Production and wine industry
In 1998, Saint-Nicolas-de-Bourgueil produced 53,572 hectoliters of wine (around 595,240 cases) from 929 hectares (approximately 2295 acres) of vineyards. By 2013, that number had expanded to 1,050 hectares (2,600 acres) producing around 59,000 hl (more than 655,500 cases) of wine of which 98% was red and 2% was rosé.
Many producers in Saint-Nicolas-de-Bourgueil own vineyard land in both Saint-Nicolas-de-Bourgueil as well as the greater Bourgueil region and will often blend to make one Bourgueil AOC bottling. Among the producers who make separate Saint-Nicolas-de-Bourgueil and Bourgueil bottlings are Domaine Yannick Amirault which owns the Les Malgagnes vineyard that contains some of the oldest vines in Saint-Nicolas-de-Bourgueil. Among the producers that usually just make Saint-Nicolas-de-Bourgueil wine, Domaine Joël Taluau is often considered "the grandfather of Saint-Nicolas-de-Bourgueil" as they were one of the first producers in the area to do estate bottling.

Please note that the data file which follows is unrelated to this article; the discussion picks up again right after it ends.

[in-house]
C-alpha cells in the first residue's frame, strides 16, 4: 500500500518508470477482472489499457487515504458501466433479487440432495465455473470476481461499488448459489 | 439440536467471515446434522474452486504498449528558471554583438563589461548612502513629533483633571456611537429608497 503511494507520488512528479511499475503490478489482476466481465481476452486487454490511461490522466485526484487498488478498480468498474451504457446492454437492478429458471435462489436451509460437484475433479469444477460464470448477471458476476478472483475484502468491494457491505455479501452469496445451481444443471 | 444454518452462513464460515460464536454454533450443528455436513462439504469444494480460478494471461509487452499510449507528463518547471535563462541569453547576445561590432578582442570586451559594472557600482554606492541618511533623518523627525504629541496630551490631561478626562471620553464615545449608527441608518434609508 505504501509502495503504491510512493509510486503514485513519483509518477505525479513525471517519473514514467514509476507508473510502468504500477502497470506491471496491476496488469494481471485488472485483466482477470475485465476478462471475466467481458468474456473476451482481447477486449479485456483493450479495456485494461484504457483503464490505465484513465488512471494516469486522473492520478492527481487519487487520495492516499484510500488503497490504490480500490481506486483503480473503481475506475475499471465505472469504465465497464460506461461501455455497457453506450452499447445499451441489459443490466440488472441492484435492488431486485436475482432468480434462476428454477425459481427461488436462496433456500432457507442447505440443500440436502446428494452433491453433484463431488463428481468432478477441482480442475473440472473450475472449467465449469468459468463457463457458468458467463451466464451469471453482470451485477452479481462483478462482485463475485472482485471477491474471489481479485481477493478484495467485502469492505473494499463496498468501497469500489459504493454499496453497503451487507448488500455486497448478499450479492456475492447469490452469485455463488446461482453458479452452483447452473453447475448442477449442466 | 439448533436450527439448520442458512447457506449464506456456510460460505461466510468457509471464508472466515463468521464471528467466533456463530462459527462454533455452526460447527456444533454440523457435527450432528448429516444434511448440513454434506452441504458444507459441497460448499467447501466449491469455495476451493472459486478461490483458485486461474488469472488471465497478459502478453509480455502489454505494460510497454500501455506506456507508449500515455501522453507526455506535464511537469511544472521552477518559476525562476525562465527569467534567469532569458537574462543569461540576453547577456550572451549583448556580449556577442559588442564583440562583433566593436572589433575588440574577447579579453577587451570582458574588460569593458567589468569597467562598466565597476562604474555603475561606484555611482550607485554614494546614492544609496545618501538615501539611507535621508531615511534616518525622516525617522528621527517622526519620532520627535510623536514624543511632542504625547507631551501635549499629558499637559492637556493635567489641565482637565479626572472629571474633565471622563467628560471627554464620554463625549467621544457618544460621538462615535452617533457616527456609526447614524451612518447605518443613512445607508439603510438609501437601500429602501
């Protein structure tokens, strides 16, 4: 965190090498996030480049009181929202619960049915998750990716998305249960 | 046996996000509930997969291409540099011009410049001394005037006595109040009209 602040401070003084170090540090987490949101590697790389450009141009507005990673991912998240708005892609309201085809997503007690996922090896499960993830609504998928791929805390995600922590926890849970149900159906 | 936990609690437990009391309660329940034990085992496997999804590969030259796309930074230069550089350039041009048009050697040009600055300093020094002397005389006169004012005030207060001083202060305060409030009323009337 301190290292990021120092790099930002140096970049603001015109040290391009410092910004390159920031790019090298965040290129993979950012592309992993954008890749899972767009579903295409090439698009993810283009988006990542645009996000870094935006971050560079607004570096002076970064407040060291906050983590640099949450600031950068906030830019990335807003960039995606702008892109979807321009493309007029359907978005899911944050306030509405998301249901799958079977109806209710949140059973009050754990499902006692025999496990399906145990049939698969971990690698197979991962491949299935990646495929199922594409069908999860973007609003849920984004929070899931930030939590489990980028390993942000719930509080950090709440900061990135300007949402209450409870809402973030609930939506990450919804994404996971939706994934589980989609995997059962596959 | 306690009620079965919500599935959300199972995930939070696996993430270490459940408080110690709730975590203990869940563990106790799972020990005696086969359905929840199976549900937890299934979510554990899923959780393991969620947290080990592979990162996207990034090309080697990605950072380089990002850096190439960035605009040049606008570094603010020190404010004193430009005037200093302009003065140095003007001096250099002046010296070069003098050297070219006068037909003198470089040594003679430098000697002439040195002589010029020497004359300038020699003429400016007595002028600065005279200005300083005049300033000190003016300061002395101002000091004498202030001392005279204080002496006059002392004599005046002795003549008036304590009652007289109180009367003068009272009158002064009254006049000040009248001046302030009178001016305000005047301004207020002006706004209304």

Wines and AOC regulation
According to Master of Wine Clive Coates, the wines of Saint-Nicolas-de-Bourgueil are noted for a distinctive raspberry aroma that can also have elements of pencil shavings. Compared to Chinon, the wines tend to be slightly more austere with more noticeable acidity. While very similar, Coates notes that Saint-Nicolas-de-Bourgueil can be a little more aromatic and lighter than neighboring Bourgueil.